Last week the government seemed to cut back on its plans for private sector involvement in the National Health Service, after Health Secretary Alan Johnson announced that several schemes had been dumped.

Just three projects – with a combined value of around £200 million that are expected to provide 19,600 diagnostic scans and 123,000 kidney dialysis sessions per year – have given the final goahead, and seven are still being evaluated.

However, six schemes were cancelled on the basis that they would not provide value for money as the local NHS providers had successfully increased their own capacity, and the director general of the commercial directorate also advised that the contract with Care UK for diagnostic services in the West Midlands should be terminated because of its disappointing uptake rate (5%).

The cancelled schemes are: North East Yorkshire and North Lincolnshire Referral Assessment Diagnostics and Treatment Service; North East Diagnostics; South East Diagnostics; Norfolk, Suffolk and Cambridge Electives; Cumbria and Lancashire Clinical Assessment and Treatment Service; Hampshire and Isle of Wight Electives.

The move has sparked accusations that the government is reneging on its plans for private sector involvement to boost health services, but Johnson insists that it is still committed to the initiative. “Independent sector procurement will have to meet the local needs of patients and offer sound value for money for taxpayers. Where it meets these requirements we will increase the role of the independent sector in the provision of NHS services,” he stressed.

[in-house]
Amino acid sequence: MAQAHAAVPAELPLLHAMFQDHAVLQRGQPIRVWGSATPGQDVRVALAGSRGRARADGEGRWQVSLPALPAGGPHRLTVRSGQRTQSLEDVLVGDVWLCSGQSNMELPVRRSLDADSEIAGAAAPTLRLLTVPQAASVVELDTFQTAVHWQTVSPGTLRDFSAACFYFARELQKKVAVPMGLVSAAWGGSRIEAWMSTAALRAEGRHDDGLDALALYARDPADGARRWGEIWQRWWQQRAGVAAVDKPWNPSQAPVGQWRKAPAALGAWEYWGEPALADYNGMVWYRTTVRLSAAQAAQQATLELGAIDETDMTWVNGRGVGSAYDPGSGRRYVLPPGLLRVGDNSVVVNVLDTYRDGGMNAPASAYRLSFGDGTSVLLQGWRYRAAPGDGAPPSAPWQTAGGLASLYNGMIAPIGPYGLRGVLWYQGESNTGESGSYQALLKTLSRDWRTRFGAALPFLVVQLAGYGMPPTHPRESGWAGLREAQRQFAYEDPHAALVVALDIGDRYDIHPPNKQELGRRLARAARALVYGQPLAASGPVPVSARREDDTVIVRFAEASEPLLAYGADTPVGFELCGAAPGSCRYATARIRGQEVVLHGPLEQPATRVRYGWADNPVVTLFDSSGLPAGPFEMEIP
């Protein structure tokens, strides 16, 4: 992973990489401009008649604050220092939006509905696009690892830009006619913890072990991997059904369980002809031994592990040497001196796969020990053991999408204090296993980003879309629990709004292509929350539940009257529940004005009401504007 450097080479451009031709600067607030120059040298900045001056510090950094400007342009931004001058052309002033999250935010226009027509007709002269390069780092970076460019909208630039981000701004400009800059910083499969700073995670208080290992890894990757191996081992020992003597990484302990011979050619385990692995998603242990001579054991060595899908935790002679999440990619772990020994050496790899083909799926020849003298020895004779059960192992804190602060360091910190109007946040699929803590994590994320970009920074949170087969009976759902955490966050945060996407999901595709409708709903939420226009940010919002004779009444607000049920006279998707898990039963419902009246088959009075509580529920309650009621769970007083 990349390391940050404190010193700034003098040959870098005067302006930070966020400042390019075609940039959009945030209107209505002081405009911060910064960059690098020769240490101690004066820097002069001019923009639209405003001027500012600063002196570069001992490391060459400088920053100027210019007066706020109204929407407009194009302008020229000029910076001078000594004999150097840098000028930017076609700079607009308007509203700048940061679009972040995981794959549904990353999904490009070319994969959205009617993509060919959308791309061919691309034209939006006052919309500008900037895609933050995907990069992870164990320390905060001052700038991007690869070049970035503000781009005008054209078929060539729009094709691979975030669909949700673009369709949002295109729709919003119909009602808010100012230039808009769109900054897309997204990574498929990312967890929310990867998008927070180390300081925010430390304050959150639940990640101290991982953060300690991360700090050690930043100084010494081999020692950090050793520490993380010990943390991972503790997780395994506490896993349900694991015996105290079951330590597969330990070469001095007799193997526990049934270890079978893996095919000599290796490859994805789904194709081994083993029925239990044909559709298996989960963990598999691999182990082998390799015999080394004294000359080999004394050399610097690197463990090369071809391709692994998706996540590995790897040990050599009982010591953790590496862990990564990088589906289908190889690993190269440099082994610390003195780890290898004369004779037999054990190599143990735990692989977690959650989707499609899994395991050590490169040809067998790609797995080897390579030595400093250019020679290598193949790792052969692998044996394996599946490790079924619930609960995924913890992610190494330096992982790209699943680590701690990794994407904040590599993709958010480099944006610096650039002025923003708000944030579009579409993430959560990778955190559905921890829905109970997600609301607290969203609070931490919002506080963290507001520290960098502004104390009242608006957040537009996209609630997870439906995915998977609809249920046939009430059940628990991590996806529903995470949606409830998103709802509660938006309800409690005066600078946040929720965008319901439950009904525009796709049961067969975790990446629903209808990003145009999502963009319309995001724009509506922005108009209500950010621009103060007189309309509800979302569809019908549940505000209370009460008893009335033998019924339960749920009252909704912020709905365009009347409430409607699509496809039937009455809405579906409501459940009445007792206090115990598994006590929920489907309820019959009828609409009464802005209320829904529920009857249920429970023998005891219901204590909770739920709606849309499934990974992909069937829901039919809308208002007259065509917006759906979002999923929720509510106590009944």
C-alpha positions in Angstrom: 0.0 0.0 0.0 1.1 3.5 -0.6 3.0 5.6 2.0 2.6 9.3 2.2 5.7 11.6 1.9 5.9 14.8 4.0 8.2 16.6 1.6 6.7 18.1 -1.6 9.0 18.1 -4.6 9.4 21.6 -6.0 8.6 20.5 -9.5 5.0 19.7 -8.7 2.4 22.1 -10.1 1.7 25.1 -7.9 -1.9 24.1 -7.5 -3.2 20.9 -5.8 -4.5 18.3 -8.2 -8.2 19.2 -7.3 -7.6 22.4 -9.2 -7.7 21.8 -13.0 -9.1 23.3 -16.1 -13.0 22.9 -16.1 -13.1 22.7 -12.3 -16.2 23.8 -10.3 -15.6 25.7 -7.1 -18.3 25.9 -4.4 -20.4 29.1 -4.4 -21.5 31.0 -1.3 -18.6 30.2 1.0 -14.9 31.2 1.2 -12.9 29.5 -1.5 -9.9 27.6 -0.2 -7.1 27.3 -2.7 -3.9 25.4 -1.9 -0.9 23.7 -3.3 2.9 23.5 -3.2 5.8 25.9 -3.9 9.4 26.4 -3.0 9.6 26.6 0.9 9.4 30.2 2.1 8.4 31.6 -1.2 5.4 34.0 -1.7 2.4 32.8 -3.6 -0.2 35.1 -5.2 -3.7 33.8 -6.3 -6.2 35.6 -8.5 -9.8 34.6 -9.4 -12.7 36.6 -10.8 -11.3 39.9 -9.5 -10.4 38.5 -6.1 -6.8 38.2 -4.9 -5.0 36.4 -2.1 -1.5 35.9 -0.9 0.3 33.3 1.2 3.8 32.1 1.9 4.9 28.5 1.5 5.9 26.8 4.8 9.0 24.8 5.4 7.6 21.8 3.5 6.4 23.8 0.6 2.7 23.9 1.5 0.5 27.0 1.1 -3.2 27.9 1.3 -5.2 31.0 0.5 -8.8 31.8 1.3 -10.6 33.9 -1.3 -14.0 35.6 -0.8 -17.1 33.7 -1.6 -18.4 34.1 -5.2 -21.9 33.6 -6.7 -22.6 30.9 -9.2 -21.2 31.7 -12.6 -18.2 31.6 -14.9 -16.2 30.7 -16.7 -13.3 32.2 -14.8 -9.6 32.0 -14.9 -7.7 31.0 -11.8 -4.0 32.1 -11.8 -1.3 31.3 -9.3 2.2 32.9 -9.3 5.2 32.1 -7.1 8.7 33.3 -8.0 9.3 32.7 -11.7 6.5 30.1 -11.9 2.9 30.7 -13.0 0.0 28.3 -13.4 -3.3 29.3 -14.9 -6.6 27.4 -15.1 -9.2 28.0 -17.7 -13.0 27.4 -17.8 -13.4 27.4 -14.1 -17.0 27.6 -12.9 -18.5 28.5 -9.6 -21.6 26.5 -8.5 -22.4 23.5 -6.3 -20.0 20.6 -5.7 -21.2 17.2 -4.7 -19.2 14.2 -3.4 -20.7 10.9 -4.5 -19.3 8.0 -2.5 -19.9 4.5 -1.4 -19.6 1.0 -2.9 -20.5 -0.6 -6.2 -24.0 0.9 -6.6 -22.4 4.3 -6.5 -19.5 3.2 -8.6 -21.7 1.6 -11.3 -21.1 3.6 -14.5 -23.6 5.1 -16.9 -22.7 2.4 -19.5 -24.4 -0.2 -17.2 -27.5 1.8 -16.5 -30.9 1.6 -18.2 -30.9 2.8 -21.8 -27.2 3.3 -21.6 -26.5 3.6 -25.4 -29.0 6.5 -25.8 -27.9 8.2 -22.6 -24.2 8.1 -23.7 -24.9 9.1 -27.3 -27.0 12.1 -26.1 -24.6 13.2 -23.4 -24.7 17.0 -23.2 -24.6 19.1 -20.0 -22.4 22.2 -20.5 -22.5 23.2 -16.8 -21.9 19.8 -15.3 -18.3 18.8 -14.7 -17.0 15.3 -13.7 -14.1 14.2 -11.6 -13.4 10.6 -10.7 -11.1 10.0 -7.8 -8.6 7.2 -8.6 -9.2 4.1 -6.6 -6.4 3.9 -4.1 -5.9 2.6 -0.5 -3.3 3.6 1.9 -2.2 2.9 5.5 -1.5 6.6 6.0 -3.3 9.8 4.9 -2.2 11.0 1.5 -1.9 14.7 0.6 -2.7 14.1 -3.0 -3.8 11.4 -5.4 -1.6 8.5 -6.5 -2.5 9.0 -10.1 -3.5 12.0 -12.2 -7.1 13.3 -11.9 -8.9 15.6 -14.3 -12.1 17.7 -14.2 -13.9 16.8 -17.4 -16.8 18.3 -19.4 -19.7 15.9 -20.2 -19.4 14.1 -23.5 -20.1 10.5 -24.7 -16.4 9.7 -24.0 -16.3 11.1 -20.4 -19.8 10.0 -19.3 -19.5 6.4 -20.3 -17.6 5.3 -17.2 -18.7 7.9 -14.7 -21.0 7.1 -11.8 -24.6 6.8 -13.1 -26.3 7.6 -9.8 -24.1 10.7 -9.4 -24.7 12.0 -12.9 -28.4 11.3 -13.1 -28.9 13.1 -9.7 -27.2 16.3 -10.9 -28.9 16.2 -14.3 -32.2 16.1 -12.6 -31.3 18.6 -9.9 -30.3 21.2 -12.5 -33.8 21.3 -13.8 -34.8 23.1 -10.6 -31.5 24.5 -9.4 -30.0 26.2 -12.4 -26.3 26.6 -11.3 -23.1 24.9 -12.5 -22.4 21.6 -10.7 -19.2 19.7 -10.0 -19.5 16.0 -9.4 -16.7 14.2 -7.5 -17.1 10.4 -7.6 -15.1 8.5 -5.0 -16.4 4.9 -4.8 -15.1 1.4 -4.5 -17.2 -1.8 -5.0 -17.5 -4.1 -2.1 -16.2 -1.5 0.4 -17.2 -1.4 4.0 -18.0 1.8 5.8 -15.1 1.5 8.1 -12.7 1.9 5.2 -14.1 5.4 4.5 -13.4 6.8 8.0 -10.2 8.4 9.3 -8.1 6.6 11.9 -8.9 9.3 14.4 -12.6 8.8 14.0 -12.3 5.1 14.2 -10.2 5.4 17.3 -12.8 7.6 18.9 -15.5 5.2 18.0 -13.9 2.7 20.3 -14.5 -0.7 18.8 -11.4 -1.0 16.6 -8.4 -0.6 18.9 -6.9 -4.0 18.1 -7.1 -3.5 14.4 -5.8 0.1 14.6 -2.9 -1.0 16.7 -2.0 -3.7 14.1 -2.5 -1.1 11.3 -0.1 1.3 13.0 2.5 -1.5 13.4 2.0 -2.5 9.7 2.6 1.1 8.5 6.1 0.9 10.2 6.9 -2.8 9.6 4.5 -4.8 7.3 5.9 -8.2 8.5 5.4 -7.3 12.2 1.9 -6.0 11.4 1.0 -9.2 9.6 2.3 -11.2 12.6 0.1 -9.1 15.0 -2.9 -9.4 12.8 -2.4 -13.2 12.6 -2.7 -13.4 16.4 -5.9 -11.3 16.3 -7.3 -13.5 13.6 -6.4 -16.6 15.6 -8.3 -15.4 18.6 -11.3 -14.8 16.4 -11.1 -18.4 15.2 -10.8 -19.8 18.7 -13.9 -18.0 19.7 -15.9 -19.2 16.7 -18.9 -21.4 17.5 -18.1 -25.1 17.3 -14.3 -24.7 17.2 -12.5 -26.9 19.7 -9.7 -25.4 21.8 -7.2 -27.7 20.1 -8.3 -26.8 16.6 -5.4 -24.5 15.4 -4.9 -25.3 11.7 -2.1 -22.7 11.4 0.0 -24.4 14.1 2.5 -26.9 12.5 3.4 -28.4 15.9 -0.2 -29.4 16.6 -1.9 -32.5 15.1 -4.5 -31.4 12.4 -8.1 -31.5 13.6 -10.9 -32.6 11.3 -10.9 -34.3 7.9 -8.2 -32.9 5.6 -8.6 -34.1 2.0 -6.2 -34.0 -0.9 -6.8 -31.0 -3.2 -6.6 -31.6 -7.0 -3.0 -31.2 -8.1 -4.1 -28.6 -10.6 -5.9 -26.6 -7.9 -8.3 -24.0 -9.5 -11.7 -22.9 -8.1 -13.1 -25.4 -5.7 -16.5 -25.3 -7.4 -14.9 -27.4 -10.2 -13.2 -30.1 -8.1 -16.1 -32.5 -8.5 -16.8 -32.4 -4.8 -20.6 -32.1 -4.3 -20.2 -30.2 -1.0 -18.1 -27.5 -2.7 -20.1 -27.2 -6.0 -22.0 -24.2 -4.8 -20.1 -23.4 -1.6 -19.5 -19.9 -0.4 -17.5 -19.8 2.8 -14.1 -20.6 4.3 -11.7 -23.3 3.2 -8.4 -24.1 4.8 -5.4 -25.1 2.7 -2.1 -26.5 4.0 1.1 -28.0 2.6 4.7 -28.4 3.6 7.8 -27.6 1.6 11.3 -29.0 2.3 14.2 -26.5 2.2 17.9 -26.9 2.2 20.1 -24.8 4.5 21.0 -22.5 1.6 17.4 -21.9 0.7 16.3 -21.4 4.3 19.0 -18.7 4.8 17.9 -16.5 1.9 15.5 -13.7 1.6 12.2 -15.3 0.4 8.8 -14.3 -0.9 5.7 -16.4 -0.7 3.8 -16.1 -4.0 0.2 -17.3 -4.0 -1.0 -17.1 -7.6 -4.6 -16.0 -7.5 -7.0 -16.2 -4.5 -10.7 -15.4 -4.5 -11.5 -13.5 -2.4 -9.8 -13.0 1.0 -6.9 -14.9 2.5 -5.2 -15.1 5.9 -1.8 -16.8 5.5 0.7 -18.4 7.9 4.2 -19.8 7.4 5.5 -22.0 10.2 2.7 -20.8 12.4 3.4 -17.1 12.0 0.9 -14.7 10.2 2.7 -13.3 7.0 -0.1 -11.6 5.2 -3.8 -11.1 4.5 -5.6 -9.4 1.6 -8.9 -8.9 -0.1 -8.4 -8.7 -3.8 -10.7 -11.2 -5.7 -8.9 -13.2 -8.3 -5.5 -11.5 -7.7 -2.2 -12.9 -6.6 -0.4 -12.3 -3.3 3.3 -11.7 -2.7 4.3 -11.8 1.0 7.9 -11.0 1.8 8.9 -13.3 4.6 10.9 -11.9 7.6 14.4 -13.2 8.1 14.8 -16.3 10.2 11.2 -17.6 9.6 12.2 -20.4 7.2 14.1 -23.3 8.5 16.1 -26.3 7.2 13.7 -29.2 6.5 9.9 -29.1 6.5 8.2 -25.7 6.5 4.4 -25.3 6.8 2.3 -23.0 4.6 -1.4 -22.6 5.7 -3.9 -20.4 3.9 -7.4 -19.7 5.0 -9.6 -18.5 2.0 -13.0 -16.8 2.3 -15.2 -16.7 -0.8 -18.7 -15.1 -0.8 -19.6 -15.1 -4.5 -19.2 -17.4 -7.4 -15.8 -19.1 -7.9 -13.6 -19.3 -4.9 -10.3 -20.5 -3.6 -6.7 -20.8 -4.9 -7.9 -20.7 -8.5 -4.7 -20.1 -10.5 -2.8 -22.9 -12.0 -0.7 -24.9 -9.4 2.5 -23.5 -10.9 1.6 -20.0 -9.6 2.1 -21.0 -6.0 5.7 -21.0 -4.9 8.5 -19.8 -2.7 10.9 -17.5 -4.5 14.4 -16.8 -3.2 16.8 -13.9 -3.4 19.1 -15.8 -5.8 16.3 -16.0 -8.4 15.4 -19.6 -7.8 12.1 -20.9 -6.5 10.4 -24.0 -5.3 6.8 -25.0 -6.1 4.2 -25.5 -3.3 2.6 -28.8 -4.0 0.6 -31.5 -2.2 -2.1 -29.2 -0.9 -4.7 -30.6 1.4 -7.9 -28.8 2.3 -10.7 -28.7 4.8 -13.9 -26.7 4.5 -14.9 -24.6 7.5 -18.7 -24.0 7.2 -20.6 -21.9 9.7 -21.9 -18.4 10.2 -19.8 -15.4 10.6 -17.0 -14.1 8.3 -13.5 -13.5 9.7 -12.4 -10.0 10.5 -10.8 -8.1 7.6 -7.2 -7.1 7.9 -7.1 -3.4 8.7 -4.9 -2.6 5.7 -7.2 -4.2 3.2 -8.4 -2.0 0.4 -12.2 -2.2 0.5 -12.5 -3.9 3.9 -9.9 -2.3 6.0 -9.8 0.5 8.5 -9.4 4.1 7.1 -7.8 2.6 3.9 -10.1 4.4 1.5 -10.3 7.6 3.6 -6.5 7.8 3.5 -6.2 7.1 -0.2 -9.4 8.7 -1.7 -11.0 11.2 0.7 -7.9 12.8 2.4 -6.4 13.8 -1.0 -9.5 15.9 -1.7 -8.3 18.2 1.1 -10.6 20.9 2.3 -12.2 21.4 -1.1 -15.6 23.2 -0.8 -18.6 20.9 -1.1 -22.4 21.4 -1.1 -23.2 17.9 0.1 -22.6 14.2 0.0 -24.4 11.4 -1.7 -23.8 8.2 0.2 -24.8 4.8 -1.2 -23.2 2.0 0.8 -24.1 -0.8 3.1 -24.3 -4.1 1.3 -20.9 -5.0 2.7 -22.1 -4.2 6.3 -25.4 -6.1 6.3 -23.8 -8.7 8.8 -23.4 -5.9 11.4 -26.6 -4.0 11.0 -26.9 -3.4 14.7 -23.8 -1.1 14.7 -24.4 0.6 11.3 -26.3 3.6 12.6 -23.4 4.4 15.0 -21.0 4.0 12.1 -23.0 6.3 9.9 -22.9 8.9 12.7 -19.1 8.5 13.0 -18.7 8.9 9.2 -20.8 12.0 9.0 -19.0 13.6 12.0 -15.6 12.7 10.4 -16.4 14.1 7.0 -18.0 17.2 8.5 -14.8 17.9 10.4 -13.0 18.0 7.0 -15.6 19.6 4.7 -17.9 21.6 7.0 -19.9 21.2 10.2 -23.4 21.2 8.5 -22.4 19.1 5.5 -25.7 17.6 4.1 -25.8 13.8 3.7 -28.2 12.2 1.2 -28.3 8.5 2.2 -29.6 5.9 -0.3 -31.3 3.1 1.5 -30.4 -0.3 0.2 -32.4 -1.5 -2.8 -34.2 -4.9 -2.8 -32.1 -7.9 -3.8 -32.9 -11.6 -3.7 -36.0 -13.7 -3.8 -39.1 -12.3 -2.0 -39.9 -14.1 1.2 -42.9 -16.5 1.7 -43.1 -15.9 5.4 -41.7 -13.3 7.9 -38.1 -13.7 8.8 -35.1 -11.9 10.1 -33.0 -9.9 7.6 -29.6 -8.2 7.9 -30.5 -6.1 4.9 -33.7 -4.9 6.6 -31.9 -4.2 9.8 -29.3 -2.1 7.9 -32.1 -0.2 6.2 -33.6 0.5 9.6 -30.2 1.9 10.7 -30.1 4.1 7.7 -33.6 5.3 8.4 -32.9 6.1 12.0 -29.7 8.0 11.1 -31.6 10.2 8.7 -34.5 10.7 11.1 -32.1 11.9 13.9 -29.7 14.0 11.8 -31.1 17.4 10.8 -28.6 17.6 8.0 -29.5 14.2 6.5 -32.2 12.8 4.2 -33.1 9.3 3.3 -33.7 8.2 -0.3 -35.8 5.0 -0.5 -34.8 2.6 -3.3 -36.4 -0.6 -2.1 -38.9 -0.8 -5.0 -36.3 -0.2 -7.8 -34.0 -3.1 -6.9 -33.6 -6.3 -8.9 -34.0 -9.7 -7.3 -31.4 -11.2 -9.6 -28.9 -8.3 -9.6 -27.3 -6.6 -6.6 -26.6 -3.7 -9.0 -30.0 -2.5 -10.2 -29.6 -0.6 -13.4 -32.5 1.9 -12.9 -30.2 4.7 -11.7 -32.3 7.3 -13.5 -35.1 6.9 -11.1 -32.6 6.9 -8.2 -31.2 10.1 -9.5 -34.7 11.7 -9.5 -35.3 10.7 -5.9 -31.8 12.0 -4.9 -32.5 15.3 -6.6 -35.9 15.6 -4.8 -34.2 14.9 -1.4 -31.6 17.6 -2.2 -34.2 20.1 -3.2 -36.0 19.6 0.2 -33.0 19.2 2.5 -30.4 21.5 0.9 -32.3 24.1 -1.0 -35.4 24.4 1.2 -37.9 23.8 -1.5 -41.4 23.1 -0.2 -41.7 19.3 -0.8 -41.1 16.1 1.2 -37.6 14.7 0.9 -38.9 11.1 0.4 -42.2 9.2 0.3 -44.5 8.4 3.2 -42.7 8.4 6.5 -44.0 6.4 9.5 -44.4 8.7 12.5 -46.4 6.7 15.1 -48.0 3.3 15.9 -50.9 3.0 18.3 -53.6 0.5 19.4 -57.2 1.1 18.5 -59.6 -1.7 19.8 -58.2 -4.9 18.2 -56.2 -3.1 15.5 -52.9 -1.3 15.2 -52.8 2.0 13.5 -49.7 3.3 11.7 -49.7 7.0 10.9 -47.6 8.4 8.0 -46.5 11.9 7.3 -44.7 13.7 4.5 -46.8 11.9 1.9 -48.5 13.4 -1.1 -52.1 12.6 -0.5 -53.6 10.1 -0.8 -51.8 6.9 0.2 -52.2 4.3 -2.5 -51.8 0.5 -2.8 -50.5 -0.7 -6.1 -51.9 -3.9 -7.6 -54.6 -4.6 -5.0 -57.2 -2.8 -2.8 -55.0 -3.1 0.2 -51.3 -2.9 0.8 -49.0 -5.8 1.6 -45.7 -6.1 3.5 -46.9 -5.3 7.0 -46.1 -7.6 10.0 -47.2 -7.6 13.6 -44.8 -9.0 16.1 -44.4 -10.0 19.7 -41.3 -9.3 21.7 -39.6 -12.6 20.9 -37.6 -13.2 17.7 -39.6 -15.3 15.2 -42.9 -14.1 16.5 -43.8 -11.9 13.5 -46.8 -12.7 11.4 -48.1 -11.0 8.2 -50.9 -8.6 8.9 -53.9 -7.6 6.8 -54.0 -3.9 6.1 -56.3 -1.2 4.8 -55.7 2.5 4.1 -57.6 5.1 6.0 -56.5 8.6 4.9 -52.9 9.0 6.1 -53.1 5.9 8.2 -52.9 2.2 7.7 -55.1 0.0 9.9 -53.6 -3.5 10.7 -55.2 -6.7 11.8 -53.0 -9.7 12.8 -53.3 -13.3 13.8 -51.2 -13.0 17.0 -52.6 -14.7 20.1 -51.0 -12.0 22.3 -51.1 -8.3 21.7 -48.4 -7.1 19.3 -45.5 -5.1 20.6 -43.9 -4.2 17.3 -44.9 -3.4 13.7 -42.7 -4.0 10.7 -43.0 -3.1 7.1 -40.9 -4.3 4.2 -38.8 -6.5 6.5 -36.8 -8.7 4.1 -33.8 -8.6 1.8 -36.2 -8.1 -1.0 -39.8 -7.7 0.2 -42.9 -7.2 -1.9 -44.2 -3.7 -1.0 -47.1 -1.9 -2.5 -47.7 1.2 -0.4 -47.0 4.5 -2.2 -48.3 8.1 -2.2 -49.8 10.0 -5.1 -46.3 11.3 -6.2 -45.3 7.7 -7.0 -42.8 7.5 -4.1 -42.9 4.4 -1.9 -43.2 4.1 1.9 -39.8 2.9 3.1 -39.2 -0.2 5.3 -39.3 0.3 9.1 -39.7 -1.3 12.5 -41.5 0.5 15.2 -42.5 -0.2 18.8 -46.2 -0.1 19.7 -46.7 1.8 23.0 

In a written statement to the House of Commons, Johnson claimed: “The reduction in the overall size of the procurement does not represent a change in policy…we will continue to use the independent sector. However…we will now move towards greater local procurement of services. This will enable Primary Care Trusts to take procurement decisions quickly on behalf of their patients rather than waiting for a prolonged process run from Whitehall. We believe this will be a more effective route for increasing the quality of the role which the independent sector is able to provide in the NHS.”

The government hopes that the shift to more local purchasing of the independent sector after this round of procurements will speed up the process and ensure decision-making reflects local service needs.

Level playing field
To this end, the Health Secretary laid out plans for how the Department of Health will help to ensure “a level playing field” for all future NHS providers, including: the establishment of a new forum for independent sector providers to advise the Department on local procurement practice; promoting patient choice and raising awareness; and providing the NHS with new guidance about how it should work with the private and voluntary sector.

Commenting on the statement, Richard Jones, chairman of the NHS Partners Network, said: “We are naturally disappointed that the scale of the next stage of this programme is going to be smaller than originally planned”, but he welcomed the government’s “broader commitment to the involvement of the independent sector in public health provision”.

The Independent Sector Treatment Centre programme is still in its infancy and therefore needs more time to prove its value, he said, but added: “We are clear that, where implemented properly, choice works – with the independent sector working alongside GPs and PCTs to deliver real benefits for patients. The independent sector will continue to support the government’s efforts to widen choice and the range of providers, in the interests of continuing to improve public healthcare”.